With this so-called demonetization plan, 86% of the currency in circulation was replaced and this resulted in a huge monetary squeeze (Figure 1). The plan was an attempt by the government to wash the stock of counterfeit money out of the economy, which has allegedly been used to fund criminal activities, such as terrorism and drug trafficking.
In addition, the scheme aimed to draw a large part of the black economy into the banked and taxable part of the economy (overall tax revenue to GDP is a meager 11%). Demonetization also targeted to reduce cash in the circulation.
Source Economic Times
Immediate impacted industries- The informal sector which is very cash-dependent and the liquidity squeeze had put a brake on transactions, especially in sectors such as retail, agricultural and commodities. Many entrepreneurs who didn’t have the bank account nor paid the taxes from the agricultural and retail sector ran their daily business solely based on cash transactions. Unorganized sector suffered job losses of 1.5 million (Jan- April 2017) according to CMIE (Center for Monitoring Indian Economy). Rural stress has forced loan waivers of Rs. 88,000 crore. During the demonetization business of these sectors was impacted most as they were not able to pay to the workers, buy the intermediate goods and couldn’t sell goods and service due to cash crunch.
Second, there was crackdown on black money which has been hoarded in the real estate sector. It had resulted in reducing the cash transactions significantly. This was also detrimental for private consumption and housing investment. According to the data from Knight Frank India, sales across the top eight cities were down by 11% year-on-year in the first half of 2017, but they have risen by the same proportion when compared with the July- December 2016.
The demonetization had impacted the various economic sectors. For few it was fruitful and for others not so fruitful. Given below the data for the few sectors impacted by demonetization.
Source: Economics Times
Banks: Within the first month, practically all demonetized currency notes in the country were back in the bank vaults. The sudden flow of cash to public sector banks gave them an instant lifeline clearly visible across the banking system. Lending rates get slashed, the overnight marginal cost of funds-based lending rate (the minimum interest rate below which a bank cannot lend) fell to 7.75% from 8.65%. Meanwhile, three-year loan rates came down to 8.15% from 9.05%.
Financial Technology Startups-Digital wallet and other mobile payment companies were the other beneficiary sector. Due to the cash crunch, many people turned to digital wallets that can be used in conjunction with mobile payment systems, allowing them to pay for purchases with their smart phones.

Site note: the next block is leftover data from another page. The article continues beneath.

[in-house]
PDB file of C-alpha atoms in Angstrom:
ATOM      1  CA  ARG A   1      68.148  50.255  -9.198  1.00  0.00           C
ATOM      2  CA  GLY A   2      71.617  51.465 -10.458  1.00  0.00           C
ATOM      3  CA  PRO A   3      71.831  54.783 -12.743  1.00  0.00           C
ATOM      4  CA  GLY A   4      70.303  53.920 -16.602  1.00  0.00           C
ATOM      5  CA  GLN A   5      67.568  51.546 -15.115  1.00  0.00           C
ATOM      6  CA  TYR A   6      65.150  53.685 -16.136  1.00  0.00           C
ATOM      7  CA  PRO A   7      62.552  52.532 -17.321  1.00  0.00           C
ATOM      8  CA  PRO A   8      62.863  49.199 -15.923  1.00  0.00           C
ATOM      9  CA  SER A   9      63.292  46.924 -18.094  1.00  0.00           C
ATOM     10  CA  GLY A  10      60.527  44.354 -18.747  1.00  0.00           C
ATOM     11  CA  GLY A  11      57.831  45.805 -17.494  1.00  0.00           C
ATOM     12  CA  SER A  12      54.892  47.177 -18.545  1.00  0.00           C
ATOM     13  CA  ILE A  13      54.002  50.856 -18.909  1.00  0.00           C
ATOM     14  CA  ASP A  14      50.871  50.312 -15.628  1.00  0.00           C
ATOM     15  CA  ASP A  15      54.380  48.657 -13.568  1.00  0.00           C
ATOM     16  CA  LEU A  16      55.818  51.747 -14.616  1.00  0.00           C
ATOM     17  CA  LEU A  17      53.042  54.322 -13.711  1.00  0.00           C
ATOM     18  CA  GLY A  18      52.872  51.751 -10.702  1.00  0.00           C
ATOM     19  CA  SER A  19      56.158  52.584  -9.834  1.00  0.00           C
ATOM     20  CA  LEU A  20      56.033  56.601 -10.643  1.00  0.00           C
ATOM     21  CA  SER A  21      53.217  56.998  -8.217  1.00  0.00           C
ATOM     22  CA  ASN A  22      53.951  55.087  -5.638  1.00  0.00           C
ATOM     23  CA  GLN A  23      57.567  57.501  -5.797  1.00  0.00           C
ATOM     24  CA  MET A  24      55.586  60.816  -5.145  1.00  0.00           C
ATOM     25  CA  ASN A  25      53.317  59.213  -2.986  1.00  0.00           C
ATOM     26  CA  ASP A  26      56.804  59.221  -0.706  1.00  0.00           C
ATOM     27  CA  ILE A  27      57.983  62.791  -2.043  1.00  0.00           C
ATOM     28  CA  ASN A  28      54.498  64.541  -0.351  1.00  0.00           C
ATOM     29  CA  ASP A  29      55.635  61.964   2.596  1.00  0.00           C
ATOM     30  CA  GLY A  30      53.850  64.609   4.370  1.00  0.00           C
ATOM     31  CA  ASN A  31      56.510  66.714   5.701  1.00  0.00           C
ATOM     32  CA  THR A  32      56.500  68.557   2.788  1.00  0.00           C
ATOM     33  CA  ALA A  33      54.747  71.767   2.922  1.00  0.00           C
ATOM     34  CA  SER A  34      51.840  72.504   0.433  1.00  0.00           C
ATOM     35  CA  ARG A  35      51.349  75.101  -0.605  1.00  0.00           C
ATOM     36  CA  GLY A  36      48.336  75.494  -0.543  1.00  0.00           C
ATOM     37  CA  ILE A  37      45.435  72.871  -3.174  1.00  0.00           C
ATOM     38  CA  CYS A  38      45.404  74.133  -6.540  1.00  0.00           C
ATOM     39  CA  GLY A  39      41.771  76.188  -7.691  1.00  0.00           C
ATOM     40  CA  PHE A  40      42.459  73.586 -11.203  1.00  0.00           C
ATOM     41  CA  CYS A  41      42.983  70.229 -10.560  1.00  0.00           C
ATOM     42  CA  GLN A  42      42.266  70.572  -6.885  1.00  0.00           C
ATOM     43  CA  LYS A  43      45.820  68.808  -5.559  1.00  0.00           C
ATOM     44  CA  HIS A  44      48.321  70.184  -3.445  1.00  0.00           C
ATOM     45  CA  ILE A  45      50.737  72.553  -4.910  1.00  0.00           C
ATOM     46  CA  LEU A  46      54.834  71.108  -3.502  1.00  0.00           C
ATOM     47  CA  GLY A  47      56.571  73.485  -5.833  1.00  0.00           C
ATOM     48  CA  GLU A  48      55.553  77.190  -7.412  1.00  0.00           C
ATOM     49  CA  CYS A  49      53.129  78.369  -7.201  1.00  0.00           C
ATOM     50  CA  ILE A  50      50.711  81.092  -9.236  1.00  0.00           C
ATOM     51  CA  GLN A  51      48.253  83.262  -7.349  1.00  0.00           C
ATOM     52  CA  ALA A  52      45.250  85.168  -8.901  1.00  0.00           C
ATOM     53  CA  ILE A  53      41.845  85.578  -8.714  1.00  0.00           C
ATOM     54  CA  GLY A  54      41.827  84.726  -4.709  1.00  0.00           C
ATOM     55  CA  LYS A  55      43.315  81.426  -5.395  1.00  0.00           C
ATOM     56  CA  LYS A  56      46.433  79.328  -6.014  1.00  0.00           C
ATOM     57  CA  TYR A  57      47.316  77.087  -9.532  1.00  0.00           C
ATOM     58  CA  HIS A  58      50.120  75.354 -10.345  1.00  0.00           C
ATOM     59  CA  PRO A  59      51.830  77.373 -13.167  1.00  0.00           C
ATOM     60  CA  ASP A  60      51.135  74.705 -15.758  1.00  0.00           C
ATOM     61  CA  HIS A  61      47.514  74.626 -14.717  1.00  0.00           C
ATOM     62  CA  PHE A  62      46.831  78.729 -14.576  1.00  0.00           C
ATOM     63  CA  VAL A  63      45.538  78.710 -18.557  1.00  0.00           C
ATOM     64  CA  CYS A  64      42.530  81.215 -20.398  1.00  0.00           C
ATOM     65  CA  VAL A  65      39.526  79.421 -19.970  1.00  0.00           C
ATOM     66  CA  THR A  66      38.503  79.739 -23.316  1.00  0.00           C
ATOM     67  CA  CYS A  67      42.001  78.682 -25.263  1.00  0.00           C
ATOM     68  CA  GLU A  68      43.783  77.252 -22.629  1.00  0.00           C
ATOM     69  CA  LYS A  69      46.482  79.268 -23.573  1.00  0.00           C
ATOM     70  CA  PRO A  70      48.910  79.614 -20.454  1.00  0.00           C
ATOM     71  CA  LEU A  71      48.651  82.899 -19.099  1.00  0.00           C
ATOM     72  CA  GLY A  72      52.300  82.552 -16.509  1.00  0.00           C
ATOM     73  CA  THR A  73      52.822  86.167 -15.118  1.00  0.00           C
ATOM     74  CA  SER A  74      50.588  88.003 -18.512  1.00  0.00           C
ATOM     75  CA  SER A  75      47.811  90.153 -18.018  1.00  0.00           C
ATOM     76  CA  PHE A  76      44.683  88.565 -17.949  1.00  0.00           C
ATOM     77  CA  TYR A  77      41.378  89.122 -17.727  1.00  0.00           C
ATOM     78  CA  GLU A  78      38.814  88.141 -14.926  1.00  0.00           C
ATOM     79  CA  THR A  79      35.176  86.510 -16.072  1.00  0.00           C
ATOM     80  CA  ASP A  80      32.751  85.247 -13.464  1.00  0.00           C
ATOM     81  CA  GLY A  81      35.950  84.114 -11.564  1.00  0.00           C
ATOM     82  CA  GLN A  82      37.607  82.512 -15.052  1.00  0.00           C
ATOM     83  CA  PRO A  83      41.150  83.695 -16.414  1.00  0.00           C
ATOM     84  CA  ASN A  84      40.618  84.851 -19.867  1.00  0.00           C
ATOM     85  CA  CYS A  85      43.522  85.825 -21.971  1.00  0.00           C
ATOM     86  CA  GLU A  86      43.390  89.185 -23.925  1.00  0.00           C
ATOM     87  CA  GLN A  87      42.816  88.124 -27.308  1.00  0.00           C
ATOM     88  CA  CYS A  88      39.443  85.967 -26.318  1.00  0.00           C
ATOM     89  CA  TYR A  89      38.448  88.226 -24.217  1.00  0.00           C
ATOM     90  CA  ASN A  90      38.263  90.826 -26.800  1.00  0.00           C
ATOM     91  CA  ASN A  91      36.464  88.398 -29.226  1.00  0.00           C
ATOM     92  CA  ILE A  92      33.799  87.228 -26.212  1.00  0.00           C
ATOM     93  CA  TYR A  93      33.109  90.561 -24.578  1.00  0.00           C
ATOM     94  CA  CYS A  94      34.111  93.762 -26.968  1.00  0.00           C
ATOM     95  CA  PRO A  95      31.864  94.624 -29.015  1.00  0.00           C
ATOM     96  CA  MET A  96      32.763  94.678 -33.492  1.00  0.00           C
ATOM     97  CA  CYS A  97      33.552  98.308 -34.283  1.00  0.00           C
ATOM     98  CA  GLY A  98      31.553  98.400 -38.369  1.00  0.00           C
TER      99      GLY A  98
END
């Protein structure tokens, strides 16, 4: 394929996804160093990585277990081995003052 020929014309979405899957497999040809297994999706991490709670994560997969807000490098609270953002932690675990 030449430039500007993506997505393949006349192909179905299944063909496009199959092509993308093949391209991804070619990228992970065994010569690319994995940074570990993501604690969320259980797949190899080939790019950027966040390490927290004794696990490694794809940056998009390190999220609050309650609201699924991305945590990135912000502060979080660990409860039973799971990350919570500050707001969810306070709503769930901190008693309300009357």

Among mobile wallet companies, Paytm was the biggest beneficiary. We can gauge the impact of the demonetisation drive on its business by looking at the company’s user base, which has reached 160 million – a fourfold increase since May 2016. Paytm’s traffic rose by 435%, app downloads grew by 200%, and the company saw a 250% rise in overall transaction value.
Hardest Hit Sectors
Rural Area– In rural areas, where access to banking and the internet is quite low was very badly hit. A 2016 Reserve Bank of India (RBI) report on branch authorization policy classified 93% of rural centres in the country as unbanked. Access to the internet is equally patchy, with only 3% of households in underdeveloped rural areas reported access to internet in a 2016 consumer economy survey.
The liquidity squeeze led to a pile-up at wholesale markets, leading to a sharp decline in the Wholesale Price Index (WPI) of perishables such as fruits and vegetables in the immediate aftermath of demonetisation. By turning farm markets into buyers’ markets, demonetisation may have also contributed to the decline in prices of pulses.
Two wheelers & Four Wheelers- Rural consumer sentiment too took a hit, with domestic sales of two-wheelers plunging sharply. Car sales also declined but the decline was less severe than in the case of two-wheelers.
New investment –proposals worth Rs.1.25 trillion were observed during the quarter ended December 2016. This is low compared to the average Rs.2.36 trillion worth of new investments seen per quarter in the preceding nine quarters of the Modi government.
Source Hindustan Times
Data suggests that demonetisation has hit the pace of announcement of new investment proposals during the quarter ended December 2016. 227 new investment proposals worth Rs.818 billion were announced during this quarter till November 8. In comparison, only 177 investment proposals worth Rs.437 billion were made between November 9 and December 31, 2016.
Thus demonetization had both hits and misses on the Indian economy but still its long journey, as many more goal posts yet needs to be achieved.
Hugo Erken RaboResearch Global Economics & Markets
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